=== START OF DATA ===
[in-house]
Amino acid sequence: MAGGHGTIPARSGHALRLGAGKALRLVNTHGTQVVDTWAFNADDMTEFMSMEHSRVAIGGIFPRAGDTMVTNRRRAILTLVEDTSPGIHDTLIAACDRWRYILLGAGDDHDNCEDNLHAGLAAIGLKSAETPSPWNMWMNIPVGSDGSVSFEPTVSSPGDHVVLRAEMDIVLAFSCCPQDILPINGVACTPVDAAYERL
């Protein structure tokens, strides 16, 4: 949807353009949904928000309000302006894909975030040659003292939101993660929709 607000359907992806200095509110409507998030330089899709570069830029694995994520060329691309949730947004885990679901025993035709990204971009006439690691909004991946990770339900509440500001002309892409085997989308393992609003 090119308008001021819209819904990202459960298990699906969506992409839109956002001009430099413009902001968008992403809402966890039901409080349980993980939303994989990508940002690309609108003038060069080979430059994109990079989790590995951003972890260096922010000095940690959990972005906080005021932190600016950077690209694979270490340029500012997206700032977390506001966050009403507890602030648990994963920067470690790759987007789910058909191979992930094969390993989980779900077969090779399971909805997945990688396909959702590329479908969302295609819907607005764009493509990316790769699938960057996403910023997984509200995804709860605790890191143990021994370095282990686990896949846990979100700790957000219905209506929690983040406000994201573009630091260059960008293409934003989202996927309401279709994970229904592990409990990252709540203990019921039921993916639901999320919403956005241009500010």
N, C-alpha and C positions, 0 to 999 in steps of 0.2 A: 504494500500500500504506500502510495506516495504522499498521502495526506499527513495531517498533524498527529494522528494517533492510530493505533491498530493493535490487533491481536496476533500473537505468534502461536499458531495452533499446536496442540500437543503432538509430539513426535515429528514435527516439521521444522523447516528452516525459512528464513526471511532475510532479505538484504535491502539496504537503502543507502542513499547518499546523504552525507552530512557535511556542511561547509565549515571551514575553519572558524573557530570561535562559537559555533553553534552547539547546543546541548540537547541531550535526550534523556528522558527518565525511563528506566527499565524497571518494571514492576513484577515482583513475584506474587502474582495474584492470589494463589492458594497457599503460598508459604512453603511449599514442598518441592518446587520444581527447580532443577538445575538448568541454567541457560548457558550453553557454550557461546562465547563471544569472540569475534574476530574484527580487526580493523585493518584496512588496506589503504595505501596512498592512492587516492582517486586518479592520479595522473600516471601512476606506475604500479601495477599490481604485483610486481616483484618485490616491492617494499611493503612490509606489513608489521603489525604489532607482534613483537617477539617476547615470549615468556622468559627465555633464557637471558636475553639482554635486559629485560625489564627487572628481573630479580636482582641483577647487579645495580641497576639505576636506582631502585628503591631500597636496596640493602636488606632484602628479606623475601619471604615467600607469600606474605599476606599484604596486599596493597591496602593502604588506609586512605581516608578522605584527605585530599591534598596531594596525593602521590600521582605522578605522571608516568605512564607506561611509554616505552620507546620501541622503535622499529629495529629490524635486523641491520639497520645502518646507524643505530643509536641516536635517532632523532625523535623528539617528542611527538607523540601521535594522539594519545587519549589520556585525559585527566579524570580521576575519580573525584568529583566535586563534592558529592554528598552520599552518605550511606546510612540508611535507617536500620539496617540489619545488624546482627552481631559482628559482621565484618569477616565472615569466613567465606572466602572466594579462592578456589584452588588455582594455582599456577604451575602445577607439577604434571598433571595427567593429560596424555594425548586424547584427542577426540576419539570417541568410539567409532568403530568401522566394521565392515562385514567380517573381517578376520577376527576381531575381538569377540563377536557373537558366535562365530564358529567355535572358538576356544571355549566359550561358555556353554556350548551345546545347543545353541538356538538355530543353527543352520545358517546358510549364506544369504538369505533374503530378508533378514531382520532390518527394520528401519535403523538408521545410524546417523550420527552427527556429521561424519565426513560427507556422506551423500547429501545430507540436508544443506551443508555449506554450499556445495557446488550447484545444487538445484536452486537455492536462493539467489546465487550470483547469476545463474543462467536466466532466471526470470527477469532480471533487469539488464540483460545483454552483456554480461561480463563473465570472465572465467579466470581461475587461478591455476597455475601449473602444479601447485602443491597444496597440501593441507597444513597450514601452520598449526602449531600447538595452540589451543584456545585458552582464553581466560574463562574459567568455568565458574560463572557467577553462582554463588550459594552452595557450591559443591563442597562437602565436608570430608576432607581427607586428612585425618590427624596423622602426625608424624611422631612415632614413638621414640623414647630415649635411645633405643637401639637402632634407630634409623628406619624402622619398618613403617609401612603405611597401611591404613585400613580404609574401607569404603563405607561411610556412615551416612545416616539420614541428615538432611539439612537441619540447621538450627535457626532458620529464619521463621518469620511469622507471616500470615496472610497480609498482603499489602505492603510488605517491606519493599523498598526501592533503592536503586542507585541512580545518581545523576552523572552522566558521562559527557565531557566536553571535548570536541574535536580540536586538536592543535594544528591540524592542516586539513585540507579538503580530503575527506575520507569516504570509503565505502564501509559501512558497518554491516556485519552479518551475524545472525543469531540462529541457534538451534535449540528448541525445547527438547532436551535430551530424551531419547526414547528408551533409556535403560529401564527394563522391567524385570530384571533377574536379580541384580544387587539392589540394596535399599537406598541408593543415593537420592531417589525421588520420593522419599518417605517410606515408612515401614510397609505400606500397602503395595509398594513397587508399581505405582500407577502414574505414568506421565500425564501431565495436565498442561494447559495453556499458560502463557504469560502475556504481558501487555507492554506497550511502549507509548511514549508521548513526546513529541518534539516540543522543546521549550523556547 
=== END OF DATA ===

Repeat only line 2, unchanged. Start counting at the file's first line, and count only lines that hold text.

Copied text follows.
Amino acid sequence: MAGGHGTIPARSGHALRLGAGKALRLVNTHGTQVVDTWAFNADDMTEFMSMEHSRVAIGGIFPRAGDTMVTNRRRAILTLVEDTSPGIHDTLIAACDRWRYILLGAGDDHDNCEDNLHAGLAAIGLKSAETPSPWNMWMNIPVGSDGSVSFEPTVSSPGDHVVLRAEMDIVLAFSCCPQDILPINGVACTPVDAAYERL